Ultrasound can be intimidating when starting out in school, especially if you’re like me and had no previous experience with it. In my first-year, we talked about it fairly briefly in our introduction to radiology class. In anatomy, we took several trips down to the large animal hospital where we had a short amount of time to practice using the probe and looking at different structures on horses. During those short trips, I felt lost and overwhelmed. I was worried if I would ever be able to figure out this black and white puzzle and use this tool as a doctor.
Let me tell you the secret to understanding ultrasound. It’s practice! It’s truly as elementary as that. Last summer at my internship, I was able to witness a lot of ultrasounds. In addition to a 24-hour emergency clinic, the facility was also a busy specialty practice with an exceptional oncologist. A considerable part of oncology is biopsy and imaging and this is where I learned to hone my fundamental ultrasound skills. When first starting, it was challenging. I couldn’t tell if I was looking at organs or an alien. But over time it got easier to know what I was looking at. The kidneys were the easiest, then the liver, the gallbladder, the spleen—I could see it all! I was even able to practice my skills in navigating the probe (harder than it sounds at first!) and I became more comfortable in my abilities to find and distinguish structures.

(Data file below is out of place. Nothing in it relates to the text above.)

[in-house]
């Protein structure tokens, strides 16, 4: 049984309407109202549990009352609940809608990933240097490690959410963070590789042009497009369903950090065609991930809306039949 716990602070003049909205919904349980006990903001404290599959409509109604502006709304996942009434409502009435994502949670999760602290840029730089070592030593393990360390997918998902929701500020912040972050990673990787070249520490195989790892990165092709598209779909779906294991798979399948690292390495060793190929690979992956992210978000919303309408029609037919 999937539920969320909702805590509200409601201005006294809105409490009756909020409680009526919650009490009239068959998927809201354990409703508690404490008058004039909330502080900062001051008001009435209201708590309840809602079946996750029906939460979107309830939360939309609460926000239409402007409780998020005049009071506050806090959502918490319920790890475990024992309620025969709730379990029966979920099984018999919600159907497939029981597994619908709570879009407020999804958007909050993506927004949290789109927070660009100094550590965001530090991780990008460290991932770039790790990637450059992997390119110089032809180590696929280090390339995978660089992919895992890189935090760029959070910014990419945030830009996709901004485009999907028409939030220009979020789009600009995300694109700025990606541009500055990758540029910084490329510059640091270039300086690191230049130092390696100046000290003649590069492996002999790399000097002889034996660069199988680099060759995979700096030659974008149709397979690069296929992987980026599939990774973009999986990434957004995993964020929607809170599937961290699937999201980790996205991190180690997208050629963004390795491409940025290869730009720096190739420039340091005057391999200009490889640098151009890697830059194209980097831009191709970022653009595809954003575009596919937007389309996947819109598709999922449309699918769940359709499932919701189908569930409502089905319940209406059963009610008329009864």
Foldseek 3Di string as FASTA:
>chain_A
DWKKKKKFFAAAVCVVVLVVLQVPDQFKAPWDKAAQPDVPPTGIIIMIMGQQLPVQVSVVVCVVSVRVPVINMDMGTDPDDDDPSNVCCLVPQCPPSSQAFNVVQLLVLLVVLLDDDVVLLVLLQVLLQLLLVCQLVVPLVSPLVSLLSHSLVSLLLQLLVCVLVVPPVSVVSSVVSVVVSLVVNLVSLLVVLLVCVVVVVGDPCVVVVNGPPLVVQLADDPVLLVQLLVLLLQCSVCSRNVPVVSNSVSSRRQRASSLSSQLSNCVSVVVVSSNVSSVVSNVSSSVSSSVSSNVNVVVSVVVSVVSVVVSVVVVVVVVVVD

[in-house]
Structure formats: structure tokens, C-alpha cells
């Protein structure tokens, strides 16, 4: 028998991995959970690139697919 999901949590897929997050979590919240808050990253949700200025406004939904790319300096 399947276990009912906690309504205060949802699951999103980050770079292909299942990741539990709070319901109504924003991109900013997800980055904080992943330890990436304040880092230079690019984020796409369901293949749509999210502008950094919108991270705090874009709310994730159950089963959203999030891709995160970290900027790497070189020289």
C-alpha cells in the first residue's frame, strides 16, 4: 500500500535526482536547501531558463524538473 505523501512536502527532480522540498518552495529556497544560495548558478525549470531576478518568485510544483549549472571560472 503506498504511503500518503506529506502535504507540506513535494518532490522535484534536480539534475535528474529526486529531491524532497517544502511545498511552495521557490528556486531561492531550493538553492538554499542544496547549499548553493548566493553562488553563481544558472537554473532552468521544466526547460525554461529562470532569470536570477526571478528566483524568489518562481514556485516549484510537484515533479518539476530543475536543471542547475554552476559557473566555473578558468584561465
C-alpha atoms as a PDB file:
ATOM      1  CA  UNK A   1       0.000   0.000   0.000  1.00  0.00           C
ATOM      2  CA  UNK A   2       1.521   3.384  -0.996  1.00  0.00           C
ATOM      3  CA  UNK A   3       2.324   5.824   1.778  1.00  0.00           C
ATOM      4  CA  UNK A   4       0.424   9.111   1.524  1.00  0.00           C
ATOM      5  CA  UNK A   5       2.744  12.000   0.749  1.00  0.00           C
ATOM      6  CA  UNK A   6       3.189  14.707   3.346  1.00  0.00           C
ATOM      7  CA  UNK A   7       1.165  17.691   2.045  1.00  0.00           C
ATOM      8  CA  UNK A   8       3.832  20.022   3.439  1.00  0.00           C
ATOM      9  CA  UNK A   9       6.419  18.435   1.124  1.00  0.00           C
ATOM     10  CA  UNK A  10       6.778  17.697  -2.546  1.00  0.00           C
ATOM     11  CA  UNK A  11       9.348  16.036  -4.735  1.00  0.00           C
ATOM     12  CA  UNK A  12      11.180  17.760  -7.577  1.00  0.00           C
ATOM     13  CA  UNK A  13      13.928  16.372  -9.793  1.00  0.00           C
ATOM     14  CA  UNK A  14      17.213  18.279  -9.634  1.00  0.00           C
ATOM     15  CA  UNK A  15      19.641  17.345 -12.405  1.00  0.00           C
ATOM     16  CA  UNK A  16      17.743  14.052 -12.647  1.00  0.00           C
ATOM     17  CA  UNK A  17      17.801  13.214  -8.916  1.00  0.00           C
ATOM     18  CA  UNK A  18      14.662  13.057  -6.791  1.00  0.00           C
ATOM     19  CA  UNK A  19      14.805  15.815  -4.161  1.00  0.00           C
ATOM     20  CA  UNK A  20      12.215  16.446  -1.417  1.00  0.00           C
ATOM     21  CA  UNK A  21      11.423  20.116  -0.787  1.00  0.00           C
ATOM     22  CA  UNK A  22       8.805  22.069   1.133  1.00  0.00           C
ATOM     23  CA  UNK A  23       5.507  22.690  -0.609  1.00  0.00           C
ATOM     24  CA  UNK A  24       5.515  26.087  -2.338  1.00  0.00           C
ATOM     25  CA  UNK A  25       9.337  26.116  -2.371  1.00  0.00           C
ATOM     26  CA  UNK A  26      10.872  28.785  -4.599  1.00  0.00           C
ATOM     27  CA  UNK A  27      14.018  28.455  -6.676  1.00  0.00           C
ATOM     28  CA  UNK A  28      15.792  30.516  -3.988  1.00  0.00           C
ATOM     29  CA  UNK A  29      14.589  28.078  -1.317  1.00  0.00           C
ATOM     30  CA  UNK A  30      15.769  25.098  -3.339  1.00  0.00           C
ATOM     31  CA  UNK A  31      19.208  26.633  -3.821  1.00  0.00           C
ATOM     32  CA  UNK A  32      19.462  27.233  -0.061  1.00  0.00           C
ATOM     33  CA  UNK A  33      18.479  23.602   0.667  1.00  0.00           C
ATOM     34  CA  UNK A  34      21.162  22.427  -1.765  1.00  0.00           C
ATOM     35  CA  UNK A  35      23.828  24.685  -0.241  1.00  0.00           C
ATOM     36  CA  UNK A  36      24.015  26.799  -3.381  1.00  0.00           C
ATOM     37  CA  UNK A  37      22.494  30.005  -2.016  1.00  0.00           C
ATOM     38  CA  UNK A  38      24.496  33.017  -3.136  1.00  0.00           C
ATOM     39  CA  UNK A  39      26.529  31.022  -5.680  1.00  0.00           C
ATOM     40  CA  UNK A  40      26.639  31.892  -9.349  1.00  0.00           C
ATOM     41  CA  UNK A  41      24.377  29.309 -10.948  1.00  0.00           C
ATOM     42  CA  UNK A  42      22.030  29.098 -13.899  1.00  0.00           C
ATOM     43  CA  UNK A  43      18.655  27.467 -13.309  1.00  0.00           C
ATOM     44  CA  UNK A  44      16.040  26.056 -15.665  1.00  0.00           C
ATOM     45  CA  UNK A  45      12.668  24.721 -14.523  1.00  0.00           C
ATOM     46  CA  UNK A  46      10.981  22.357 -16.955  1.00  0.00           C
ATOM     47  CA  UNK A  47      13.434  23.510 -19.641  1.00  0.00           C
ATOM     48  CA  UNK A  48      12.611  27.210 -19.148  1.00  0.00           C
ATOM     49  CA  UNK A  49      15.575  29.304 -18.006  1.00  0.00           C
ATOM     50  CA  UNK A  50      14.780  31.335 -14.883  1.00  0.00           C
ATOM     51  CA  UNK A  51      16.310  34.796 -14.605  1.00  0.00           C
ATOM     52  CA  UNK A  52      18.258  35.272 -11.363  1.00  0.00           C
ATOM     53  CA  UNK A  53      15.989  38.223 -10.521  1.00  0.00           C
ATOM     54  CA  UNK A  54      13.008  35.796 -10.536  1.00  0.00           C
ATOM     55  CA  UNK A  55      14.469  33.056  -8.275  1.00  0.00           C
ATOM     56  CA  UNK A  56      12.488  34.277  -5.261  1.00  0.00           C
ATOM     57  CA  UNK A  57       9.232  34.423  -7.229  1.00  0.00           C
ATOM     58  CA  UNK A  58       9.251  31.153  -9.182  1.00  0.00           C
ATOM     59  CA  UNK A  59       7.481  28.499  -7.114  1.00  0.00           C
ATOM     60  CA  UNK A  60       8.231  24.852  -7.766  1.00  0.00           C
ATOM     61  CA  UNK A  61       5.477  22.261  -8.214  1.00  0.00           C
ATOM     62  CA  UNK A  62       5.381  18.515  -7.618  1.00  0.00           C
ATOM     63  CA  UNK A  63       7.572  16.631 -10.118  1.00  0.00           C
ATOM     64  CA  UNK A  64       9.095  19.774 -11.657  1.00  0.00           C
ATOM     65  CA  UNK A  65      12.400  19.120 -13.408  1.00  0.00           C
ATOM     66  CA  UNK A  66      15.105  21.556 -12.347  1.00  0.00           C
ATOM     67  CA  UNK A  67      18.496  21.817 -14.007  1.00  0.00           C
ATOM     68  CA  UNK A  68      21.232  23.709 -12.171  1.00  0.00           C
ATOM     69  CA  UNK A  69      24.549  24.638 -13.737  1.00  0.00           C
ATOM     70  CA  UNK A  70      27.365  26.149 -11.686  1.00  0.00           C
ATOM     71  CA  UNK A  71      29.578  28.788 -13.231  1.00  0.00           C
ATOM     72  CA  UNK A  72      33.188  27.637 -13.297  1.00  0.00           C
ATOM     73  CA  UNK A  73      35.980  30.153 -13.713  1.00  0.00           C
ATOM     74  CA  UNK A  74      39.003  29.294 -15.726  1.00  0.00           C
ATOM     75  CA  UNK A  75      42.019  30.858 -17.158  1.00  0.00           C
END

I will still need a lot of practice to discriminate normal and abnormal, but having this basic foundation of ultrasonography gives me confidence for the future.